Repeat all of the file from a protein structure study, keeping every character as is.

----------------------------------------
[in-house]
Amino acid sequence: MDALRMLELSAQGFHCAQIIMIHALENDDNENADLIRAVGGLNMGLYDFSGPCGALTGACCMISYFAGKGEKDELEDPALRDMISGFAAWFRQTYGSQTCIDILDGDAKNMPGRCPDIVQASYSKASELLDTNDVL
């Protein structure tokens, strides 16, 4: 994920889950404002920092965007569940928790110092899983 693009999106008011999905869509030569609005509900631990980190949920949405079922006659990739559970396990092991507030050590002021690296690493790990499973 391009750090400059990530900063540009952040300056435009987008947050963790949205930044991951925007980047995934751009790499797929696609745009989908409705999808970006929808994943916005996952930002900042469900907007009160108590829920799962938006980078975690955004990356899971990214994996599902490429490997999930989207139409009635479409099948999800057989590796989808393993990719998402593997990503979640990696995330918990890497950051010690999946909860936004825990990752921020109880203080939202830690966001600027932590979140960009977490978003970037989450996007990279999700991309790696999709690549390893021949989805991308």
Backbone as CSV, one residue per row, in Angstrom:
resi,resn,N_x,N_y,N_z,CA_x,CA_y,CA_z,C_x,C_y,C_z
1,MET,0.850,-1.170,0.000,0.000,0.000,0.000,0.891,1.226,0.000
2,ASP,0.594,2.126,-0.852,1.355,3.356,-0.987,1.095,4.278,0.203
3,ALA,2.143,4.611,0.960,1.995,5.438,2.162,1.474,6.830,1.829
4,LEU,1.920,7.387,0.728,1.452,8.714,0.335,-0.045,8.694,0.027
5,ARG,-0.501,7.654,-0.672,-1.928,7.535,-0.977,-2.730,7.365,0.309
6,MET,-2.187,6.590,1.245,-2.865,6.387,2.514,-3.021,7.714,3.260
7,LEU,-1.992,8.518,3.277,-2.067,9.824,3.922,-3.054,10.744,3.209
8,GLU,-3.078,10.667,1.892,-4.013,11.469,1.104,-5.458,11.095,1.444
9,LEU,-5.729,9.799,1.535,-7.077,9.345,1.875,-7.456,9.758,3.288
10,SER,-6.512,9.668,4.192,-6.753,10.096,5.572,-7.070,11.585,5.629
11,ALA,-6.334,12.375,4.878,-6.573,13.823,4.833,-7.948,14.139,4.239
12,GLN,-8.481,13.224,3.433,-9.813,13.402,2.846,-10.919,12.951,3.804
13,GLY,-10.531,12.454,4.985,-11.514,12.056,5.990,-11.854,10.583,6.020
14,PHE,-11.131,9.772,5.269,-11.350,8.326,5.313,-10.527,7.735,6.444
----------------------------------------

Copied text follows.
[in-house]
Amino acid sequence: MDALRMLELSAQGFHCAQIIMIHALENDDNENADLIRAVGGLNMGLYDFSGPCGALTGACCMISYFAGKGEKDELEDPALRDMISGFAAWFRQTYGSQTCIDILDGDAKNMPGRCPDIVQASYSKASELLDTNDVL
């Protein structure tokens, strides 16, 4: 994920889950404002920092965007569940928790110092899983 693009999106008011999905869509030569609005509900631990980190949920949405079922006659990739559970396990092991507030050590002021690296690493790990499973 391009750090400059990530900063540009952040300056435009987008947050963790949205930044991951925007980047995934751009790499797929696609745009989908409705999808970006929808994943916005996952930002900042469900907007009160108590829920799962938006980078975690955004990356899971990214994996599902490429490997999930989207139409009635479409099948999800057989590796989808393993990719998402593997990503979640990696995330918990890497950051010690999946909860936004825990990752921020109880203080939202830690966001600027932590979140960009977490978003970037989450996007990279999700991309790696999709690549390893021949989805991308």
Backbone as CSV, one residue per row, in Angstrom:
resi,resn,N_x,N_y,N_z,CA_x,CA_y,CA_z,C_x,C_y,C_z
1,MET,0.850,-1.170,0.000,0.000,0.000,0.000,0.891,1.226,0.000
2,ASP,0.594,2.126,-0.852,1.355,3.356,-0.987,1.095,4.278,0.203
3,ALA,2.143,4.611,0.960,1.995,5.438,2.162,1.474,6.830,1.829
4,LEU,1.920,7.387,0.728,1.452,8.714,0.335,-0.045,8.694,0.027
5,ARG,-0.501,7.654,-0.672,-1.928,7.535,-0.977,-2.730,7.365,0.309
6,MET,-2.187,6.590,1.245,-2.865,6.387,2.514,-3.021,7.714,3.260
7,LEU,-1.992,8.518,3.277,-2.067,9.824,3.922,-3.054,10.744,3.209
8,GLU,-3.078,10.667,1.892,-4.013,11.469,1.104,-5.458,11.095,1.444
9,LEU,-5.729,9.799,1.535,-7.077,9.345,1.875,-7.456,9.758,3.288
10,SER,-6.512,9.668,4.192,-6.753,10.096,5.572,-7.070,11.585,5.629
11,ALA,-6.334,12.375,4.878,-6.573,13.823,4.833,-7.948,14.139,4.239
12,GLN,-8.481,13.224,3.433,-9.813,13.402,2.846,-10.919,12.951,3.804
13,GLY,-10.531,12.454,4.985,-11.514,12.056,5.990,-11.854,10.583,6.020
14,PHE,-11.131,9.772,5.269,-11.350,8.326,5.313,-10.527,7.735,6.444